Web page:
The avant-rocking “Velvet Underground and Nico,” was a flop?
Given its artistic content, the band had a tough time finding a record label to release the album. When they did, radio stations wouldn’t play it, and it was banned from record stores because of its illicit content. Magazines wouldn’t advertise it, and very few publications reviewed it. All of which contributed to its absence from the late ’60’s commercial/pop lexicon.
It took 10 years for the album to gain the acclaim it deserved, which is a reminder that critical and commercial recognition have no bearing on quality music.
In addition, Andy Warhol’s producer credit on the album was a way for the band to separate themselves from the record label. Allowing the band to do what they wanted creatively was Warhol’s most significant contribution, musically speaking.
In retrospect, Lou Reed’s post-Velvet reputation often paints him as a driving creative force of the band. However, it was a real collaboration. John Cale and Sterling Morrison made significant contributions to song compositions, as well as lyrics. And Maureen Tucker’s unique percussion style is crucial to the band’s sound. Although there is no official credit, Cale and Tom Wilson acted as the album’s producers.
The album’s influence reaches outside the world of music, inspiring (arguably) the best short-story collection in modern literature, Denis Johnson’s “Jesus’ Son”. As Johnson borrowed a Lou Reed lyric from “Heroin” for his title and epigraph.
“When I’m rushing on my run/And I feel just like Jesus’ son.”
The comparison is powerful enough to be an image at the center of a collection that operates on sparse, incredibly concise imagery, further highlighting the virtuosity of Reed.
“He doesn’t have much left apart from a desire to score; spiritually he’s bereft, but he thinks if he can get his fix, life will become better,” multi-instrumentalist John Cale explained in 2006.
William S. Burroughs, Allen Ginsberg, Raymond Chandler, and Leopold von Sacher-Masoch, are all prominent influences on the album. Essentially, the album amounts to a musical counterpart to Allen Ginsberg’s “Howl.”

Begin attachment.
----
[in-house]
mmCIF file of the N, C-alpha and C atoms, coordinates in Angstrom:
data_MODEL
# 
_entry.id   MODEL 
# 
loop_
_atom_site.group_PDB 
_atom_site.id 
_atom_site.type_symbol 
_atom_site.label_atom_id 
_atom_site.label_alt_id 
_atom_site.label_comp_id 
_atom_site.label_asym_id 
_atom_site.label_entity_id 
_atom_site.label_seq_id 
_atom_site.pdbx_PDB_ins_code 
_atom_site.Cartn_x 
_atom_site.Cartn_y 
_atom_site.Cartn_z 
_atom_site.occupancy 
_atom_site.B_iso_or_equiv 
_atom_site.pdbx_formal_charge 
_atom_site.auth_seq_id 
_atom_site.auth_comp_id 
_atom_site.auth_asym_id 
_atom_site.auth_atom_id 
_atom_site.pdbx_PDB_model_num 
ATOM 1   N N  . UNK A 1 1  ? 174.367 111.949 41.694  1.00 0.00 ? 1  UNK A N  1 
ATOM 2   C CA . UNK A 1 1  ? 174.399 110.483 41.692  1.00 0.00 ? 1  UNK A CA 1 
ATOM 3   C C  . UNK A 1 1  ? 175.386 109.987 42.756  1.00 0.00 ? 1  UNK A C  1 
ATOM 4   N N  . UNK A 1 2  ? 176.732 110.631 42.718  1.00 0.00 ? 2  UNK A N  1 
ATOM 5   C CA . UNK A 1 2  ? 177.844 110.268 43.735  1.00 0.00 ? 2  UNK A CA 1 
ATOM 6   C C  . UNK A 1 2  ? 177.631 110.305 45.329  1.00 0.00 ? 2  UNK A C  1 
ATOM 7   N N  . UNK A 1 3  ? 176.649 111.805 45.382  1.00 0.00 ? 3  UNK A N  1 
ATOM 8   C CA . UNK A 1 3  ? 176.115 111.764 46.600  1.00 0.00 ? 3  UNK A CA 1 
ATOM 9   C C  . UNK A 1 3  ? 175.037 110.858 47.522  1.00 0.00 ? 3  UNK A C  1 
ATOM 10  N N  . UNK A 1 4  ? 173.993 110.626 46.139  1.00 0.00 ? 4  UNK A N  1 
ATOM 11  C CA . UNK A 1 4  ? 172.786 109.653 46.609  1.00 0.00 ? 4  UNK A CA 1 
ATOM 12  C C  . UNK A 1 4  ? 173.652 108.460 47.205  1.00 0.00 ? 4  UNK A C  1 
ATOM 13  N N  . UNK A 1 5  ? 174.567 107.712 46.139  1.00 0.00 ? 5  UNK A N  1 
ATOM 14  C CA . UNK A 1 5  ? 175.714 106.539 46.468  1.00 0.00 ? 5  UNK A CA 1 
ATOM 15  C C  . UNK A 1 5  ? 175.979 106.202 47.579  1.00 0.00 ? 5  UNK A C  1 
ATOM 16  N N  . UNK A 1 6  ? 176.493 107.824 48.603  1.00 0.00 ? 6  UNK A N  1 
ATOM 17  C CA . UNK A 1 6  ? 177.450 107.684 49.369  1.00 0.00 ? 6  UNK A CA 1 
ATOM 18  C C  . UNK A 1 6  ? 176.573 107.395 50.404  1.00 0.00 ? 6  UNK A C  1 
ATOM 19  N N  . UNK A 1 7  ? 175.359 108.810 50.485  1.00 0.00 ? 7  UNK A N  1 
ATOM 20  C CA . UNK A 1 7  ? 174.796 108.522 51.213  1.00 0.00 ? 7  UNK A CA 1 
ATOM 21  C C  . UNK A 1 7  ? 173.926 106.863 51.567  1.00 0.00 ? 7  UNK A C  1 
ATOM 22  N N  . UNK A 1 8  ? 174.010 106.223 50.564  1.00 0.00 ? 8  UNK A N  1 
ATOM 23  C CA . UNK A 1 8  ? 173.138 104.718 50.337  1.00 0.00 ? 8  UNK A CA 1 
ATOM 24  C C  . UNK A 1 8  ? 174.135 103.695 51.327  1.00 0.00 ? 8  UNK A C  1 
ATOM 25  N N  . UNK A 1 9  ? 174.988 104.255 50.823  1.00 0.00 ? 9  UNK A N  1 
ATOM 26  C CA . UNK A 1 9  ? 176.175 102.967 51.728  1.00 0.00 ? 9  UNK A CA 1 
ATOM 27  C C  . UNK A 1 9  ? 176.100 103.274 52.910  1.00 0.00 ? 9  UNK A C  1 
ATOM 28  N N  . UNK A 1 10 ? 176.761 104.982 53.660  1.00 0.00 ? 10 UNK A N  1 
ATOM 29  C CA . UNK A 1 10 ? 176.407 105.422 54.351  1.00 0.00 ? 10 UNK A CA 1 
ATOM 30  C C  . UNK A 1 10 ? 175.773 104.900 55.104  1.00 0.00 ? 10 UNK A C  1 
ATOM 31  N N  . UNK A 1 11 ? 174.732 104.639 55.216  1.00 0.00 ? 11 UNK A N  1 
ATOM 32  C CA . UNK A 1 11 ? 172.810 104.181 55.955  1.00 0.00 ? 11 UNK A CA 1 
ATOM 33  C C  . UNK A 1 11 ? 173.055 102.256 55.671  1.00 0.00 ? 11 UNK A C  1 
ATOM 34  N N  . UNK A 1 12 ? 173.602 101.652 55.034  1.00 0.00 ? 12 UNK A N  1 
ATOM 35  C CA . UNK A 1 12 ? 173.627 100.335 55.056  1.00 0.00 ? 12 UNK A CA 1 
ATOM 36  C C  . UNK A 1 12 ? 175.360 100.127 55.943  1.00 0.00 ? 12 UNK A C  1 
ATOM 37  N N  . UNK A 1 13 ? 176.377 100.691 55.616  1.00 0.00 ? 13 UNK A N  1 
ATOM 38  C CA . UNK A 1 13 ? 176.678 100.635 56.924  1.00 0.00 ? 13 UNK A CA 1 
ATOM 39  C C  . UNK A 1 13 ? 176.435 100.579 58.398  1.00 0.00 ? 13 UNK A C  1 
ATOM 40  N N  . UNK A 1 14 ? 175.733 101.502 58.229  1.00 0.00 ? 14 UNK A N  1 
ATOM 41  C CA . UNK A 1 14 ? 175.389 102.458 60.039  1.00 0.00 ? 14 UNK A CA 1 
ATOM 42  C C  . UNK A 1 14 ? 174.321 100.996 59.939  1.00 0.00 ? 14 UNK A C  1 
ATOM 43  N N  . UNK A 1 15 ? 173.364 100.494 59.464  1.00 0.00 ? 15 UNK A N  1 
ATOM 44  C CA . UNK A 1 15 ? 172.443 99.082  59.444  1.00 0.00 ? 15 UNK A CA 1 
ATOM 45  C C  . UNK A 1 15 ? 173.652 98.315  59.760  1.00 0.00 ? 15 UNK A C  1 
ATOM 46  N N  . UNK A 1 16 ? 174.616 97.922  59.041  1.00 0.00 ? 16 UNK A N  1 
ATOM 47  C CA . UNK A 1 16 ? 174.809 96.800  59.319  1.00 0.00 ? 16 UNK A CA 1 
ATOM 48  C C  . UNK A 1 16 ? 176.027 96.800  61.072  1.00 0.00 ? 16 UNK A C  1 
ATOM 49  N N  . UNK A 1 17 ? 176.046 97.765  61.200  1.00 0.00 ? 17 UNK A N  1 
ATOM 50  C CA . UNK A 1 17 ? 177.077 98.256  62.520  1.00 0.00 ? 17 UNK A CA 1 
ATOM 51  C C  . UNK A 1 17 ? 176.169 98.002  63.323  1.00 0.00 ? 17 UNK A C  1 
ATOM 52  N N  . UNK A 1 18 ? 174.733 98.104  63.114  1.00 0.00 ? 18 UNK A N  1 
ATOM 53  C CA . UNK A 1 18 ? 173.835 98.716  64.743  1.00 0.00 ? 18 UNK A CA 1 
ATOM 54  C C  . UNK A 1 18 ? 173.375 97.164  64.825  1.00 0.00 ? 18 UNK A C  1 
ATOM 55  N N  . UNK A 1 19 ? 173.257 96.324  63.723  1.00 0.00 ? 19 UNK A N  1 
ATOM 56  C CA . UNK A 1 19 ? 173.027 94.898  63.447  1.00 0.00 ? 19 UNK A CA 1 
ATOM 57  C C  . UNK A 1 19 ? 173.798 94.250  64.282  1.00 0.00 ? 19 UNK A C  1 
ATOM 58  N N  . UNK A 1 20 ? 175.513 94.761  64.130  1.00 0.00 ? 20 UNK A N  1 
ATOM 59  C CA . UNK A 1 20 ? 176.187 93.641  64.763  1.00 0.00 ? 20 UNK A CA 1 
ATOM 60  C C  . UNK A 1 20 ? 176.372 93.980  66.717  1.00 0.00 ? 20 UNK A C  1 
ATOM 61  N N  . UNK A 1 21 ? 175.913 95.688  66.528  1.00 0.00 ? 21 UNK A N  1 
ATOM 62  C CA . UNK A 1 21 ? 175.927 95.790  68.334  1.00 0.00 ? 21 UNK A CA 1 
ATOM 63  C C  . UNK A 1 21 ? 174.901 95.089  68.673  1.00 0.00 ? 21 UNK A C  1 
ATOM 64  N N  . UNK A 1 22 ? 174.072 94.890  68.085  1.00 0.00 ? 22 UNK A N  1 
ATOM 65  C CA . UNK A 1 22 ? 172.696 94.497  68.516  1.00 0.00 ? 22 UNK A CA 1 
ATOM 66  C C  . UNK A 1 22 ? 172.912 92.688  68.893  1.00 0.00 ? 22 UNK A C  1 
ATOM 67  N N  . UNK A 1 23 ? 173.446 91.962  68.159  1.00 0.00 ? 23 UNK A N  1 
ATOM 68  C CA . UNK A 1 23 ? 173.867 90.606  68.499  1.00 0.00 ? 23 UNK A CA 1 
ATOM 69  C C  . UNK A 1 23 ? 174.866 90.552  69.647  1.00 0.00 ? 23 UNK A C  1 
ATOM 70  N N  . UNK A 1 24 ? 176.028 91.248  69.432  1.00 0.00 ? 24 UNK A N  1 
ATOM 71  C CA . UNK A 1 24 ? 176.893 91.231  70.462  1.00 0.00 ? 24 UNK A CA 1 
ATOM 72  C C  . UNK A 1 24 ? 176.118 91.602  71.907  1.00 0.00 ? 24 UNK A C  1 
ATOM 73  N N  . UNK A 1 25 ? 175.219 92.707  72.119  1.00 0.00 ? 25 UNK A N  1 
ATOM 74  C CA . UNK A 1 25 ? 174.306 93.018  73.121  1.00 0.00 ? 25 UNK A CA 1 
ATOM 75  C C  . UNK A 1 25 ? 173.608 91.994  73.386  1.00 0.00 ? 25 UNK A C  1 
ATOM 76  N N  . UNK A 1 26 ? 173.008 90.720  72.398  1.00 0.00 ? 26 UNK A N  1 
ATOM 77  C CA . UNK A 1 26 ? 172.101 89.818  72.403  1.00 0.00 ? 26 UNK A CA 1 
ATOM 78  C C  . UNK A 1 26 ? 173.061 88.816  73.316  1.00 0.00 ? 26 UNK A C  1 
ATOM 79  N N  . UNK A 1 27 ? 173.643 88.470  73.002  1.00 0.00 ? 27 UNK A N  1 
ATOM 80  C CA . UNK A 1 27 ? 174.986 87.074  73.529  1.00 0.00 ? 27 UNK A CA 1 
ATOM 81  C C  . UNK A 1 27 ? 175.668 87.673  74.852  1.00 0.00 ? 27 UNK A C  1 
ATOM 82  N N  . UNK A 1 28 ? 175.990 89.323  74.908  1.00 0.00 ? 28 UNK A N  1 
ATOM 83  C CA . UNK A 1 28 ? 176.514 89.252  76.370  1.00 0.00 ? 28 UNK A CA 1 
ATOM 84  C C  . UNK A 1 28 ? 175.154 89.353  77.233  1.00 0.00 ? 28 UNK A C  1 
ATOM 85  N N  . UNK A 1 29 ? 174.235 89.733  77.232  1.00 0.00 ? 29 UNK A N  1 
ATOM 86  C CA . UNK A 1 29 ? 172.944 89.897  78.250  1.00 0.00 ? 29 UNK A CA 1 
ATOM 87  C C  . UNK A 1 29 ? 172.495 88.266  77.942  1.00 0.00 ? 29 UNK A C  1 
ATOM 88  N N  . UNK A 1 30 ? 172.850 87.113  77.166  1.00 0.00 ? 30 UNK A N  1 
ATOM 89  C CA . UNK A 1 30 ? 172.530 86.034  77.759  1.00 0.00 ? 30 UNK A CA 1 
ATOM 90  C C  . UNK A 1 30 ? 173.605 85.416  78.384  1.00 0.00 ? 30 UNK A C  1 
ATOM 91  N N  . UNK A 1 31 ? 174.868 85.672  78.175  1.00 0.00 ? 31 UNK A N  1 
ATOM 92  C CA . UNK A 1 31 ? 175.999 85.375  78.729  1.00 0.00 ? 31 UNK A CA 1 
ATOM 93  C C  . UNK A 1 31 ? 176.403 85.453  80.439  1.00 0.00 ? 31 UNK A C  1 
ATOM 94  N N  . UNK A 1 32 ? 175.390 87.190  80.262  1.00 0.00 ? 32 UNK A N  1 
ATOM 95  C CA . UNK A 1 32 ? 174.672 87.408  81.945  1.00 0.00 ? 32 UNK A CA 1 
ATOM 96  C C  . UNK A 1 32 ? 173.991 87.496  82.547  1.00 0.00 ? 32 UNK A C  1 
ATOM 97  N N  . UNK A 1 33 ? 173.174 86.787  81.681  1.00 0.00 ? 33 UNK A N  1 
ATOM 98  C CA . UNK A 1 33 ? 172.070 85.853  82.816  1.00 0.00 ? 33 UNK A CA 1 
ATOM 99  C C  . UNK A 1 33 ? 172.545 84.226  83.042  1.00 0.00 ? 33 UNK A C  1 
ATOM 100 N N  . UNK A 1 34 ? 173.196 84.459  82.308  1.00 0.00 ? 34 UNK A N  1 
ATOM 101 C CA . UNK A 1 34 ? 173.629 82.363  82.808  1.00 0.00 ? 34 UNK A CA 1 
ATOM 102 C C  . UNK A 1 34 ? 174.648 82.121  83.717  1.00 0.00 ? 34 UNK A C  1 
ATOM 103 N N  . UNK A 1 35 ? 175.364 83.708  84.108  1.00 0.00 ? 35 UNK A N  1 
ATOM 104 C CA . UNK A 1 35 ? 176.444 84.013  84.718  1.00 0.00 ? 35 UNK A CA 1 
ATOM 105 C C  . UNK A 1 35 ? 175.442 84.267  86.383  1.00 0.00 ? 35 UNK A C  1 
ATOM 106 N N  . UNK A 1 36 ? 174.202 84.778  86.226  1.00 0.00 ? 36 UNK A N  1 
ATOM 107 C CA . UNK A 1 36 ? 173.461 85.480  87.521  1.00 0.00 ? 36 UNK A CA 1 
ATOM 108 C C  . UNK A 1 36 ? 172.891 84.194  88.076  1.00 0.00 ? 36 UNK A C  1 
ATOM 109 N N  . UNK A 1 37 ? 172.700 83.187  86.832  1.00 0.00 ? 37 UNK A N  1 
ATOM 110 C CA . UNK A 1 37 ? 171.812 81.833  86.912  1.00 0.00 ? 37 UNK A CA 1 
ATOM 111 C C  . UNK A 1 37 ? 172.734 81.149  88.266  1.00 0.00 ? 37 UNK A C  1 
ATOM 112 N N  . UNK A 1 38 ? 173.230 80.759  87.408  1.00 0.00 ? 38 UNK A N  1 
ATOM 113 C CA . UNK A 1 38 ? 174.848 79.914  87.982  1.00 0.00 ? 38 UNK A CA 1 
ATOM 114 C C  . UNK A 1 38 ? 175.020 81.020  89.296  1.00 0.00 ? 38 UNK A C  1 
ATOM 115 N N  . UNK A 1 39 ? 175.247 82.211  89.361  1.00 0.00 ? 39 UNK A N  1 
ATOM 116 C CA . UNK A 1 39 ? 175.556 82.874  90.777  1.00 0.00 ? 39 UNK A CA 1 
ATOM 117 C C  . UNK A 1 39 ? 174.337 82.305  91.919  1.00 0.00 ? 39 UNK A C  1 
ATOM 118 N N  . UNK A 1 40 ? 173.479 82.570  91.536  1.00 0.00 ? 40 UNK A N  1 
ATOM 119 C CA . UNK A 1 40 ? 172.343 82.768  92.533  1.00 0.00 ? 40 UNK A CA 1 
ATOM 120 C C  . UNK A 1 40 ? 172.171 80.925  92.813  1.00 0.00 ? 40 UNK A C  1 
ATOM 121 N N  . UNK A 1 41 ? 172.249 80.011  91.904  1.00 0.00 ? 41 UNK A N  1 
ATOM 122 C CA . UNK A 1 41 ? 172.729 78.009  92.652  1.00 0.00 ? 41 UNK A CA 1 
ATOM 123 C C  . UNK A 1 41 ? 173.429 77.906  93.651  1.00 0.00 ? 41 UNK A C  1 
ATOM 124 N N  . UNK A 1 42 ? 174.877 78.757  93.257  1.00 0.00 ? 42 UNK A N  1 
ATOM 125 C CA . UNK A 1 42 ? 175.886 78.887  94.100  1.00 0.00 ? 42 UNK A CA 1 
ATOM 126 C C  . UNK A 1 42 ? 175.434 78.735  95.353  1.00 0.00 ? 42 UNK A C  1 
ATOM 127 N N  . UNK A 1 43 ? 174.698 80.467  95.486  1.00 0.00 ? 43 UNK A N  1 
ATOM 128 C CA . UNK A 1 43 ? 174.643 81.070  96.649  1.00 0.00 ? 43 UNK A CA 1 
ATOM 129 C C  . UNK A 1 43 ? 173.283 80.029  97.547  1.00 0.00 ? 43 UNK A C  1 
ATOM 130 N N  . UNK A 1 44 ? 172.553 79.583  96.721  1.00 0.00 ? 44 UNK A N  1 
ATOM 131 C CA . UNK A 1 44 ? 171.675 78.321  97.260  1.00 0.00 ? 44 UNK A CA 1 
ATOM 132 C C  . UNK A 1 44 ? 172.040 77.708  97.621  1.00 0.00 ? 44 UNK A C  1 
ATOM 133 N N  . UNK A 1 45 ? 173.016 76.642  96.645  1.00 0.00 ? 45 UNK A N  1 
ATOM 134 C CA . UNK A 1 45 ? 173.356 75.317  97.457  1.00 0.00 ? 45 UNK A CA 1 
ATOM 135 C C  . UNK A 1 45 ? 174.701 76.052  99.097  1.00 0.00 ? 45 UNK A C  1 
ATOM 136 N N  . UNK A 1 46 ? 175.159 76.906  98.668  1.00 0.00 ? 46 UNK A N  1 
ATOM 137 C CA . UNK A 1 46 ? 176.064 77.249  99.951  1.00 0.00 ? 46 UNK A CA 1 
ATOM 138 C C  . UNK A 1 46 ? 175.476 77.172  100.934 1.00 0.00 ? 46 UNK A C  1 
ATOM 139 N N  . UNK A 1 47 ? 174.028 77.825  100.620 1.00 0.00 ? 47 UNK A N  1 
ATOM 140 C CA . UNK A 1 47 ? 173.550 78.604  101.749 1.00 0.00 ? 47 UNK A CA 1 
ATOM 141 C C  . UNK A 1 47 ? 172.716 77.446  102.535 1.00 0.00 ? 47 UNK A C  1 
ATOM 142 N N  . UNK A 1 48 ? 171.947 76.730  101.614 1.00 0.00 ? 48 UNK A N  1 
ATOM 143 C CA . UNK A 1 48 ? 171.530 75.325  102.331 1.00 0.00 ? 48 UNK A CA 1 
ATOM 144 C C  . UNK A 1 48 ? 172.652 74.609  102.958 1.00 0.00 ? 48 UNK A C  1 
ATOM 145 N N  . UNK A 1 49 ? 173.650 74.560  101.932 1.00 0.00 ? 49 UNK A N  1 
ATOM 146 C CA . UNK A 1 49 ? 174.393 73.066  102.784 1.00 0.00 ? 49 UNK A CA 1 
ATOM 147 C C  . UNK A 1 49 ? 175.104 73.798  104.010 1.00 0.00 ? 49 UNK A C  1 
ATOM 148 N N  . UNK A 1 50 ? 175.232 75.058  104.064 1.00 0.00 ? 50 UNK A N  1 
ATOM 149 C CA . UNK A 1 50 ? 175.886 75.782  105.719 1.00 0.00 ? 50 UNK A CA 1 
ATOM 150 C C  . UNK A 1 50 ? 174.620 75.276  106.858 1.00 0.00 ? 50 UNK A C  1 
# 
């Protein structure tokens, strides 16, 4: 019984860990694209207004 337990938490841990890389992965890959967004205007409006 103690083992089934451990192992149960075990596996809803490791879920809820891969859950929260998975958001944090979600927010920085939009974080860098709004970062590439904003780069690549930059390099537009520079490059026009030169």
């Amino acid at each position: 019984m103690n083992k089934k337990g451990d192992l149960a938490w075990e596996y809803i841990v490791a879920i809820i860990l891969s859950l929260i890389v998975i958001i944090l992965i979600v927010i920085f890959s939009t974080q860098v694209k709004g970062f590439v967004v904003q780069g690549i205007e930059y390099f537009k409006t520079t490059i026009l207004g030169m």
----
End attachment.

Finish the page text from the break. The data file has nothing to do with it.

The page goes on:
“There’s a huge amount of compassion, I think, involved in the record — and the compassion is real,” Reed said in an interview, “A lot of the feelings for outsiders, people from outside the system.”
“Howl” is about these people. Those pushed into the margins by ‘mainstream’ society. The poem is gritty, shocking, confrontational, yet contains considerable compassion and beauty. Much like “The Velvet Underground and Nico.”
Similarly, “Venus in Furs” is inspired by the Sacher-Masoch novella of the same name, which contains themes of female dominance, and was one of the works behind the term sadomasochism (S&M).
Michael Leigh’s mass produced paperback about the underground sexual culture in the 1960’s, “The Velvet Underground,” was the source of their name.
The Velvet Underground’s treatment of their instruments is what gives the album its unique, loose, jangly, harrowing sound.
Reed tuned his guitar to a single note (ostrich tuning) for “Venus in Furs” and “All Tomorrows Parties.” Cale strung his viola with mandolin and guitar strings (the drone and the incessant screeching in “Heroin”). For “European Son,” they dragged a chair across the floor over aluminum. On “I’m Waiting for the Man,” Cale smashed on the keys of his piano, and “hissed” on “Black Angel Death Song.”
“We wanted to break the rules, so we broke every [expletive] rule we could,” explained Cale.
Now, Rolling Stone has The Velvet Underground on its Greatest Artists of All Time list at No.19. “The Velvet Underground and Nico” is No.13 on their albums list, and The Library of Congress has added it to the National Recording Registry. An interesting trajectory for a once-controversial album.